If there were any doubt about Americans' urgent need for basic financial enlightenment, the economic meltdown that has been taking its heavy toll on Wall Street and Main Street of late should lay it to rest.But today's rocky environment was probably far from the imagination of the legions of CPAs who responded to the American Institute of CPAs' call in 2003, asking if they'd be willing to participate in a sweeping effort to raise Americans' financial literacy quotient.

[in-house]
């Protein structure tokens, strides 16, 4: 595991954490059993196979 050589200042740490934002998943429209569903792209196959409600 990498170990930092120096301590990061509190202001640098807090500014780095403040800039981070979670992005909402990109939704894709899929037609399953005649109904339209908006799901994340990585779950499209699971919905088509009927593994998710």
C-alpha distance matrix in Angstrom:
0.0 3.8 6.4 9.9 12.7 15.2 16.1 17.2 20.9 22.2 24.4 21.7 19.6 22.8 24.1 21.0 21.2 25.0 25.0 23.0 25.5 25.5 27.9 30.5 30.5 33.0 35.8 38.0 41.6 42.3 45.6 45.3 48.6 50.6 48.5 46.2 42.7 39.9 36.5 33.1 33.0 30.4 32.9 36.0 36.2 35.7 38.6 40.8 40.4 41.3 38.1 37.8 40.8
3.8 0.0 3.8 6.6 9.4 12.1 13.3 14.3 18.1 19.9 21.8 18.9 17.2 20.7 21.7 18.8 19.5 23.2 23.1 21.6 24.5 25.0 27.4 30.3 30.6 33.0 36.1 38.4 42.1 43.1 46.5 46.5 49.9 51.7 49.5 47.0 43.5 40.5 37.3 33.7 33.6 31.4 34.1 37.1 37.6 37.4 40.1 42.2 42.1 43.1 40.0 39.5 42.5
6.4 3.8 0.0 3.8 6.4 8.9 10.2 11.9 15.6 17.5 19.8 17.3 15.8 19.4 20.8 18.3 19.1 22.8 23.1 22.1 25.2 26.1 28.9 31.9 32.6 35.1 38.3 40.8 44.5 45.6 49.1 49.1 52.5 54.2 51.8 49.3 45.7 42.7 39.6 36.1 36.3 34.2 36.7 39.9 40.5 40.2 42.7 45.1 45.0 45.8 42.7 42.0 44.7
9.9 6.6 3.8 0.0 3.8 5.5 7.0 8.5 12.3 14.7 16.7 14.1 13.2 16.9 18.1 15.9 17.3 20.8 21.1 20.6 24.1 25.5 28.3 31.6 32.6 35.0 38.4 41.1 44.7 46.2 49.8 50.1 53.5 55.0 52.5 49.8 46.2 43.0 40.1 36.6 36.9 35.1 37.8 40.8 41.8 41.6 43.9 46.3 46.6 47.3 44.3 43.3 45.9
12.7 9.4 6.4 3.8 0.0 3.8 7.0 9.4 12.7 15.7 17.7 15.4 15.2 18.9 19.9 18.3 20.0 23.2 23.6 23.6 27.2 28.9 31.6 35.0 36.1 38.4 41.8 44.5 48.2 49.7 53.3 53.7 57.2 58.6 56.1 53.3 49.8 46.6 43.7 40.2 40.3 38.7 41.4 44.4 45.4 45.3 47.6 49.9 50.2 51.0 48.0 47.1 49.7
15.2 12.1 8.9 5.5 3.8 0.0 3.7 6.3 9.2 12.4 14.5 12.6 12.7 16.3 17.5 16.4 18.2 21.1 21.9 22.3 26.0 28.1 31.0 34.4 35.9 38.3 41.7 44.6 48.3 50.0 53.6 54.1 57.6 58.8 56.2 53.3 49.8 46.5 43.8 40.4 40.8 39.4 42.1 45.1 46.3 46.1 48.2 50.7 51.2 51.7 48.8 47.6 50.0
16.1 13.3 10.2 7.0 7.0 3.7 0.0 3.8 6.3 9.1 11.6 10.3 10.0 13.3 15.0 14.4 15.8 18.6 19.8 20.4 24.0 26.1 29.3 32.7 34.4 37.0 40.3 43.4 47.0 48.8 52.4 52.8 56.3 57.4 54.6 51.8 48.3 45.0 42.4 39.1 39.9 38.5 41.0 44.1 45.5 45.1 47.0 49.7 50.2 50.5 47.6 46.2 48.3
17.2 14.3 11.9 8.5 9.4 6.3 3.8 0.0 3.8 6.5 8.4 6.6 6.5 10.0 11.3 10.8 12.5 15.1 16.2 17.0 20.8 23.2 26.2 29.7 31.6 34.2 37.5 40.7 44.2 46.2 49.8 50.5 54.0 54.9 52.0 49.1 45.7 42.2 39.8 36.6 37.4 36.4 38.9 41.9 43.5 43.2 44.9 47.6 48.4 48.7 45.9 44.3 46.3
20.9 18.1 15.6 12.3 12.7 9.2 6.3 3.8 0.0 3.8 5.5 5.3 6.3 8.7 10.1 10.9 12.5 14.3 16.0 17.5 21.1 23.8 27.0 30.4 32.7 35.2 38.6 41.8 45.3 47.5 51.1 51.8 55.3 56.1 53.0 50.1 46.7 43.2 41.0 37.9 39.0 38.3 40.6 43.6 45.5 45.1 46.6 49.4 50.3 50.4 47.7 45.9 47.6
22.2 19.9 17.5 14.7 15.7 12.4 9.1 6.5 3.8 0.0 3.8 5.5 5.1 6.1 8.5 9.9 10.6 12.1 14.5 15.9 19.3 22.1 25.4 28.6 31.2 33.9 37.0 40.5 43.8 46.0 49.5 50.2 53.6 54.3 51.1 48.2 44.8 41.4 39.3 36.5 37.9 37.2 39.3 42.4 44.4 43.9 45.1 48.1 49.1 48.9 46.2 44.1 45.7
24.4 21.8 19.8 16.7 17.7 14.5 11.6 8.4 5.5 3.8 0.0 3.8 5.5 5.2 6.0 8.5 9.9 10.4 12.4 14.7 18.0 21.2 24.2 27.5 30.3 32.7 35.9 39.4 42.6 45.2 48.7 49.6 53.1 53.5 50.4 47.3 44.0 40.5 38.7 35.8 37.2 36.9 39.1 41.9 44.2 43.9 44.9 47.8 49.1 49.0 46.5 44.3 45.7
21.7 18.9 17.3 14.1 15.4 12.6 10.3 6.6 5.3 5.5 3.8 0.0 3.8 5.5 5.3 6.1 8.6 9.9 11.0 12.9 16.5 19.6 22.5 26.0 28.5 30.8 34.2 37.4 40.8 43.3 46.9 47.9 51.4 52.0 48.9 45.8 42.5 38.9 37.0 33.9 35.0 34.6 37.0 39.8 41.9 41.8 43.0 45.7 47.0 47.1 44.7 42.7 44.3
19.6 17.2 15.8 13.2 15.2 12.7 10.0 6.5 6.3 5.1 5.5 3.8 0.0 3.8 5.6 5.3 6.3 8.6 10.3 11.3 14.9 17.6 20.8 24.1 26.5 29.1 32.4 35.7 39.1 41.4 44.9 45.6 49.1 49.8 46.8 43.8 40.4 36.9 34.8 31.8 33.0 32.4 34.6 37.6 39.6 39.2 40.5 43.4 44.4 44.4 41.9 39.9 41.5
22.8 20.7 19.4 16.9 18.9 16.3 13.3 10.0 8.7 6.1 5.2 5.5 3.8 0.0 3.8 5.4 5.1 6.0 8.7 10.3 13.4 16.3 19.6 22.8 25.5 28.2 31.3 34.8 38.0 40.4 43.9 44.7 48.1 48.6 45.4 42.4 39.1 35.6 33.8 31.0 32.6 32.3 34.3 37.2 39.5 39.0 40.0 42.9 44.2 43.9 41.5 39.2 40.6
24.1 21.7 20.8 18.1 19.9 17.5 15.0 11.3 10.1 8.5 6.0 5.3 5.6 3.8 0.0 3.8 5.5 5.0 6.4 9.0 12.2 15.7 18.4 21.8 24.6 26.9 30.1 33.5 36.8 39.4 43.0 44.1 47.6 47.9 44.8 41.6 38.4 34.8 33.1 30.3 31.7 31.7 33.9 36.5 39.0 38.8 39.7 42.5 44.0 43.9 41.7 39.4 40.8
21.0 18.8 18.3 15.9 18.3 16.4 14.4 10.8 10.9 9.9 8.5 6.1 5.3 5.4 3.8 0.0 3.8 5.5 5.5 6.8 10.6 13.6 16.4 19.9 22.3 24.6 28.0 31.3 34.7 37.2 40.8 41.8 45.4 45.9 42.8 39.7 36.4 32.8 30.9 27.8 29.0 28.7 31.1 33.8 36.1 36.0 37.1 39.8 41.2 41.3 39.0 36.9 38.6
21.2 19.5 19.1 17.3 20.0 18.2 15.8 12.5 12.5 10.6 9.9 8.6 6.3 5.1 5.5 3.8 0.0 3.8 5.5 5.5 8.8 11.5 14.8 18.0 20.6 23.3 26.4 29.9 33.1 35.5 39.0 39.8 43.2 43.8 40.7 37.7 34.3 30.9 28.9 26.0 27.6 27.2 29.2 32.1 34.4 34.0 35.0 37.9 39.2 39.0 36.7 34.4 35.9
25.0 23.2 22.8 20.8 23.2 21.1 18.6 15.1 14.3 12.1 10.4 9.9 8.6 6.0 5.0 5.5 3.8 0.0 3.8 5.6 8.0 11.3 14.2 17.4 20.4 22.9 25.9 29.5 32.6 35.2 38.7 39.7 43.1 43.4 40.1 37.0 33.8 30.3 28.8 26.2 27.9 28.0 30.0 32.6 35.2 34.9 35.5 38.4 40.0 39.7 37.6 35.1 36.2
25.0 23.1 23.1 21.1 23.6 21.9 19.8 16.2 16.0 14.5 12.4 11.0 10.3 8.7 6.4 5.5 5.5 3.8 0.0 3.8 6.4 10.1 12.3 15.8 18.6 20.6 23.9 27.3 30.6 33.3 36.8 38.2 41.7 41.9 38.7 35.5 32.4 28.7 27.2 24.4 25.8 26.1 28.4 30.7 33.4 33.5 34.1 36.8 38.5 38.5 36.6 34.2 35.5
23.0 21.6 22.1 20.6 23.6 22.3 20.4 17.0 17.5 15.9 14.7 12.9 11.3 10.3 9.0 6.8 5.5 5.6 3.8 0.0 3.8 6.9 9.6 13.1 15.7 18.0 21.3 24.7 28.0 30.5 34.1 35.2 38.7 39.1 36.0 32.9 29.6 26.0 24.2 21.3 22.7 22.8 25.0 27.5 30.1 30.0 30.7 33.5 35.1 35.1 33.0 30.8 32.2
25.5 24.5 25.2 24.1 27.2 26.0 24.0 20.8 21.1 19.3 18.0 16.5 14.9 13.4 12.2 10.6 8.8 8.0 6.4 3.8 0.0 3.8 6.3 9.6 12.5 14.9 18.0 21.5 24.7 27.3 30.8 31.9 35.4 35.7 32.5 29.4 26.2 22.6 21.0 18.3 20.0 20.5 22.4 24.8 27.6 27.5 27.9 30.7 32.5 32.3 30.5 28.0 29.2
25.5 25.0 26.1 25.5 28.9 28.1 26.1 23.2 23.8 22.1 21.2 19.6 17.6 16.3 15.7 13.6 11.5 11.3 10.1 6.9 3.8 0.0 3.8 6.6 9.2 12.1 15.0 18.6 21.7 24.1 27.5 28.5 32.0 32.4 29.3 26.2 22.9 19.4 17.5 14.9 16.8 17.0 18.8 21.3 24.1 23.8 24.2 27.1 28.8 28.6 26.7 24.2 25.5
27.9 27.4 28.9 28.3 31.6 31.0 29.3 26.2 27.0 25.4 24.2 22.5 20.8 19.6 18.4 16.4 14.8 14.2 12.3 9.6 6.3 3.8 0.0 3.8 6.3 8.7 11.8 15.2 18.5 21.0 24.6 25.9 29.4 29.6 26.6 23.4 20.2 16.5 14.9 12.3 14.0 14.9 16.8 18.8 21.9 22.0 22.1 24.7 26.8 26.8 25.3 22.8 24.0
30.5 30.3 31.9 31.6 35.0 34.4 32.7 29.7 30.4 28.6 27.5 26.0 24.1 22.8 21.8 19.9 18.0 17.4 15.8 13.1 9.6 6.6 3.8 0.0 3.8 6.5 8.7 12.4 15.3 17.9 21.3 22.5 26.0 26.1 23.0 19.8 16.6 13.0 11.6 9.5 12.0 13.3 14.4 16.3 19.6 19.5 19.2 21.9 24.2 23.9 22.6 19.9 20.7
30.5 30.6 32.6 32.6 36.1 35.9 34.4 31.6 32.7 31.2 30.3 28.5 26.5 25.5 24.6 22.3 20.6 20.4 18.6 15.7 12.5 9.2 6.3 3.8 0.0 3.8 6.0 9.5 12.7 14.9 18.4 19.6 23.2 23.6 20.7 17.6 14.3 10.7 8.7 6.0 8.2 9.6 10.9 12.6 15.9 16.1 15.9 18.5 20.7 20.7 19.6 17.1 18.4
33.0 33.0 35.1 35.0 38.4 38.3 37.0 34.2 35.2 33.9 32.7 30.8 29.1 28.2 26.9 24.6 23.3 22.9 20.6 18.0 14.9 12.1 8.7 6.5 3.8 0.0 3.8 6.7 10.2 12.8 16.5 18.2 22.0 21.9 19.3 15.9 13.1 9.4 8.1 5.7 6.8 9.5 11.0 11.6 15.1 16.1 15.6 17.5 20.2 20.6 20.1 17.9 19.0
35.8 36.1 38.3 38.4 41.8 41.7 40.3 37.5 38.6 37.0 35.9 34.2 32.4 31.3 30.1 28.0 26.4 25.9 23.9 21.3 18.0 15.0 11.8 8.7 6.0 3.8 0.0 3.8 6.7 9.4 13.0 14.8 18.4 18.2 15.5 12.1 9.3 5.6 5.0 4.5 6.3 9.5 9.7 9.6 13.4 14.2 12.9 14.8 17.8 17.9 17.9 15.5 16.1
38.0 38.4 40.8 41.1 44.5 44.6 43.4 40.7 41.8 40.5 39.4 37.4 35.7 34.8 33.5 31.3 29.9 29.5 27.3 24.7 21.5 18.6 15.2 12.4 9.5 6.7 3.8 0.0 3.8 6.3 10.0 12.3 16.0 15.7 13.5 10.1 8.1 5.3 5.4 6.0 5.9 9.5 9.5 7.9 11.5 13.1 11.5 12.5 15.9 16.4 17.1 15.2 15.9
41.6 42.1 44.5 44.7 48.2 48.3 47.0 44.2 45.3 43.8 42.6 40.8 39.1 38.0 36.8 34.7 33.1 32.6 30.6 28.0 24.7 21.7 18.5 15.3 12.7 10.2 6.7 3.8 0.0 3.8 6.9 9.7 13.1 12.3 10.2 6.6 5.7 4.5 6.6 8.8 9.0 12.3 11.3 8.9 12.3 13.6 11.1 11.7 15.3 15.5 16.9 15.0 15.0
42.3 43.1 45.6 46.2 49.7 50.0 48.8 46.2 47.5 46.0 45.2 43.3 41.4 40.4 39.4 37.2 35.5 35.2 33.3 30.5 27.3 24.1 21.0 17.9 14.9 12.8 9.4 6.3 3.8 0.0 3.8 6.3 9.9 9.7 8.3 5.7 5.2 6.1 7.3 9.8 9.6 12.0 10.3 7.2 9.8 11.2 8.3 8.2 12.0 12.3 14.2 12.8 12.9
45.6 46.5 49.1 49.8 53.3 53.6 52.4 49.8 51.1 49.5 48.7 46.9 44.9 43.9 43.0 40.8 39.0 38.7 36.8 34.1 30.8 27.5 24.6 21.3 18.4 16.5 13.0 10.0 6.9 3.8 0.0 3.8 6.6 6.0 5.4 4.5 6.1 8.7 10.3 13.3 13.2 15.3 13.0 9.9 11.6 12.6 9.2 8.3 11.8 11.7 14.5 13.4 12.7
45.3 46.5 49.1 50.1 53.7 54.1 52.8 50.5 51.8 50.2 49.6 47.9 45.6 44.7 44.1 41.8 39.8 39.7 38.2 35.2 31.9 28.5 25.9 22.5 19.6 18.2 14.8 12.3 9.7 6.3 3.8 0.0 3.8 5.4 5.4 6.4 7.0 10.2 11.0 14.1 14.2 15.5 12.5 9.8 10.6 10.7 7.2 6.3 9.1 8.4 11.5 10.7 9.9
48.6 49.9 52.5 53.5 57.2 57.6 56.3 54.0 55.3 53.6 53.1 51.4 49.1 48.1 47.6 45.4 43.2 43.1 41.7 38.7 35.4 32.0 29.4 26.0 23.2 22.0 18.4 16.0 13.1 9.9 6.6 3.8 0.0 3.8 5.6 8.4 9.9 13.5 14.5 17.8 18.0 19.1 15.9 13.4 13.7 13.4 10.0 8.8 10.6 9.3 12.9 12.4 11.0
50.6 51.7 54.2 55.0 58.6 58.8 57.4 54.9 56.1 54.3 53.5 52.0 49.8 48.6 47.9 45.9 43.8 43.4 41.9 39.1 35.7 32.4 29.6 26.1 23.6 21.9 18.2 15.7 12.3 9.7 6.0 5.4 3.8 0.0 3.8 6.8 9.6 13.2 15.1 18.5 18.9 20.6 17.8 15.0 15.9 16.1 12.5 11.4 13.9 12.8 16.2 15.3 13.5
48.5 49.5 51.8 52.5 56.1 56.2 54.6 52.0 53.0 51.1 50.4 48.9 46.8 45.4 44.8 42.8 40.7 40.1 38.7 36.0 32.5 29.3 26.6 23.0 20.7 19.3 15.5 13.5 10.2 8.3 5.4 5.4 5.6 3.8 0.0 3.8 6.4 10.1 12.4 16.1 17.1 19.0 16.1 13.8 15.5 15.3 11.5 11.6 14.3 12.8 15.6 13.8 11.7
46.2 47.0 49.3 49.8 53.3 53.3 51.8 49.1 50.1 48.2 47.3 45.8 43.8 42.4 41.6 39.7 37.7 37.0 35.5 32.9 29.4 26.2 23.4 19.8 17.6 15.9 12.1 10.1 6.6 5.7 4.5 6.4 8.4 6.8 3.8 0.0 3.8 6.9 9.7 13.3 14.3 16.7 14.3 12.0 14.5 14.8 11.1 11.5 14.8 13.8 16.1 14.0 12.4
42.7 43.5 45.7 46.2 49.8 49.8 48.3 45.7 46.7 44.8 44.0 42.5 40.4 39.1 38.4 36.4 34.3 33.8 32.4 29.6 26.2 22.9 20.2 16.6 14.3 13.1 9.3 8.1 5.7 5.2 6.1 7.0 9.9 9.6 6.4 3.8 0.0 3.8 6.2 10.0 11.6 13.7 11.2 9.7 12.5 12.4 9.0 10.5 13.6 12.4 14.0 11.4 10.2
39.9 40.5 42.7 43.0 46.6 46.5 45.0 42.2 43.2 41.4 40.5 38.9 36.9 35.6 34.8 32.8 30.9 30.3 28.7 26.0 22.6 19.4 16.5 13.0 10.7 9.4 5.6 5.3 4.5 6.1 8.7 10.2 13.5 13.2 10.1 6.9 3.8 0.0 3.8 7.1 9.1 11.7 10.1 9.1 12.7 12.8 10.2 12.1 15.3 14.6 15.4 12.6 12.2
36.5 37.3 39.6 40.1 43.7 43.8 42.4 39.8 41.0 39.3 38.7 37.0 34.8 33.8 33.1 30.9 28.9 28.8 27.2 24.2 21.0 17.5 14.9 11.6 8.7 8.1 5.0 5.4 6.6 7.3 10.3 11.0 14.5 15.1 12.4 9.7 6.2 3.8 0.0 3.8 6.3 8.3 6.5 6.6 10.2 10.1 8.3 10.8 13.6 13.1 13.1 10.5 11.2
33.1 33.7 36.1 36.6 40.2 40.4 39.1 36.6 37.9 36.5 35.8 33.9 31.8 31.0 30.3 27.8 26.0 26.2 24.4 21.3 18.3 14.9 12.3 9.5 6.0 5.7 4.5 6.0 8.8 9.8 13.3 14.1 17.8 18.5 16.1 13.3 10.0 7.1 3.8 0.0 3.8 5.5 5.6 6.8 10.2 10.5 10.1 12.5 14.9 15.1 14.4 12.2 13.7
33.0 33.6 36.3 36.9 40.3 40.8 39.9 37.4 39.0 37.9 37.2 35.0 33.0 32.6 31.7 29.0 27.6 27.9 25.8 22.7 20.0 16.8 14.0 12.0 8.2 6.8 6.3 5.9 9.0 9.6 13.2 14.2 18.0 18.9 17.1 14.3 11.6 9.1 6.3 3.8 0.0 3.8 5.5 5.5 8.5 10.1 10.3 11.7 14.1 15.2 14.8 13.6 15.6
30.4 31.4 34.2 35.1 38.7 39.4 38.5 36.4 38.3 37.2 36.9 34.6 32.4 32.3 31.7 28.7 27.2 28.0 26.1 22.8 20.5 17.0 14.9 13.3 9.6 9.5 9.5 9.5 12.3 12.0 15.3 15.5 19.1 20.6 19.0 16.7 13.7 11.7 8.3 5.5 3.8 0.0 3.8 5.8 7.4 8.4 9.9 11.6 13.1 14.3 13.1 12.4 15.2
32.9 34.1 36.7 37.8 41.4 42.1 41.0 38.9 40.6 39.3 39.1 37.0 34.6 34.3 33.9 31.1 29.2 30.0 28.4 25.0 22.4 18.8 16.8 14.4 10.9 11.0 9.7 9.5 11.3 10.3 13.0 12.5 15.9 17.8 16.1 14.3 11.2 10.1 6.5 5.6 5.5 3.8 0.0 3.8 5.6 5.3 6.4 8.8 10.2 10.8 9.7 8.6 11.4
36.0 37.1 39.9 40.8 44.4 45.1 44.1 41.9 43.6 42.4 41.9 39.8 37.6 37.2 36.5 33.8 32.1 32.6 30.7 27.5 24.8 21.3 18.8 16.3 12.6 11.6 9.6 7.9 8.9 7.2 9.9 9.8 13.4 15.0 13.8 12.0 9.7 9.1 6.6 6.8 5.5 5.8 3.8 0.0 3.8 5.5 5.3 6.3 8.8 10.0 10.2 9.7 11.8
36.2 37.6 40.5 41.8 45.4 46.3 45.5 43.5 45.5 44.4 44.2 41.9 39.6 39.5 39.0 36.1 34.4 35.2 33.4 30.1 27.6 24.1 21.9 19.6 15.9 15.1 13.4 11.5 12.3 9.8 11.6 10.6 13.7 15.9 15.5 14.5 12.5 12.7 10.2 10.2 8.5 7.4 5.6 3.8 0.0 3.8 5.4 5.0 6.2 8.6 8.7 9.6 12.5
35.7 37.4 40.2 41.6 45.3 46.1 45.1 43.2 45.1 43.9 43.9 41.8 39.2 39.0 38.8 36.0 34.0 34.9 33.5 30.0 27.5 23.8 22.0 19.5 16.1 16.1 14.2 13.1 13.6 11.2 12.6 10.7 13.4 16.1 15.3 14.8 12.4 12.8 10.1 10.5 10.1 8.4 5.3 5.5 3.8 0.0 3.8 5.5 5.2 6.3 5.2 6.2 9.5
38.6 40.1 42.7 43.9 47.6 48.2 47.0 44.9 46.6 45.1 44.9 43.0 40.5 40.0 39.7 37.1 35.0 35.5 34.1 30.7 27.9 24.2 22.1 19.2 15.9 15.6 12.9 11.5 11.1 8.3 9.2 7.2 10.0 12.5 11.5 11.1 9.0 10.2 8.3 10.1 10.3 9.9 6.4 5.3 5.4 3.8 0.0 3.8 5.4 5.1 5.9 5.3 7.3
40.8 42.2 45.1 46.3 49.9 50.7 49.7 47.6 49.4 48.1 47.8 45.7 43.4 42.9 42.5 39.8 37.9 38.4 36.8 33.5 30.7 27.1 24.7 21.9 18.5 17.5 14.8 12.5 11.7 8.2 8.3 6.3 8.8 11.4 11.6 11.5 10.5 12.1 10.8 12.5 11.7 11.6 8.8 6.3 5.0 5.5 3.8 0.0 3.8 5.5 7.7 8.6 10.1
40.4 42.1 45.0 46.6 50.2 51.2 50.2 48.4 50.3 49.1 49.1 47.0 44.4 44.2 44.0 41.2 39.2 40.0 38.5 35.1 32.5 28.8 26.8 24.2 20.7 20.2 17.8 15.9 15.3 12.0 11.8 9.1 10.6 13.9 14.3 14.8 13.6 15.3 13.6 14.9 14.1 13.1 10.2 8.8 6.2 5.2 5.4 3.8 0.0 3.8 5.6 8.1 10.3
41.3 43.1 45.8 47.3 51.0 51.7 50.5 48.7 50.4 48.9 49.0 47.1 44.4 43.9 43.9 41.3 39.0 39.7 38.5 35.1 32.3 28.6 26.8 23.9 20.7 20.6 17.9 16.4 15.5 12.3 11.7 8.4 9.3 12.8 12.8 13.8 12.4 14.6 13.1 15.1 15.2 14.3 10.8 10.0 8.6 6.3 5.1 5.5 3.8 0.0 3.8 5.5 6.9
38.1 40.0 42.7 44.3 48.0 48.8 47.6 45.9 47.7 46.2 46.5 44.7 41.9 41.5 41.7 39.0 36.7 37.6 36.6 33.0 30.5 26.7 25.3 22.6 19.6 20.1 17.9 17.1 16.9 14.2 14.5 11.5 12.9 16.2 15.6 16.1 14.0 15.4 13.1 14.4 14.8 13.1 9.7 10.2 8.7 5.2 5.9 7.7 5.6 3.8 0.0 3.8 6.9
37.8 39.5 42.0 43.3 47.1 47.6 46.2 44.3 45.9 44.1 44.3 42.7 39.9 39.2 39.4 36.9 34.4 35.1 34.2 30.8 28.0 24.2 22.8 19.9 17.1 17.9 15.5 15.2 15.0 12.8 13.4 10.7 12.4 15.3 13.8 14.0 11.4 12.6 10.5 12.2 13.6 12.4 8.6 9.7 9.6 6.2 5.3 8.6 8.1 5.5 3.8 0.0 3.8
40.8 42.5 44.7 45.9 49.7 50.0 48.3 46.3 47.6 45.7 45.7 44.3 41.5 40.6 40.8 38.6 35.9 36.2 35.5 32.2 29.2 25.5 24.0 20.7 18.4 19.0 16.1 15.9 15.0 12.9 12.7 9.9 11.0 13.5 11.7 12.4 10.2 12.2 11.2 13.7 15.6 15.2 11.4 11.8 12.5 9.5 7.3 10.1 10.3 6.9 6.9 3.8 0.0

The goal then, as now, was as sweeping as it is simple: "We want to change Americans' behavior. We want to make a difference in their financial lives," said Cheryl Reynolds, the AICPA's director of communications, who oversees the institute's financial literacy campaign.
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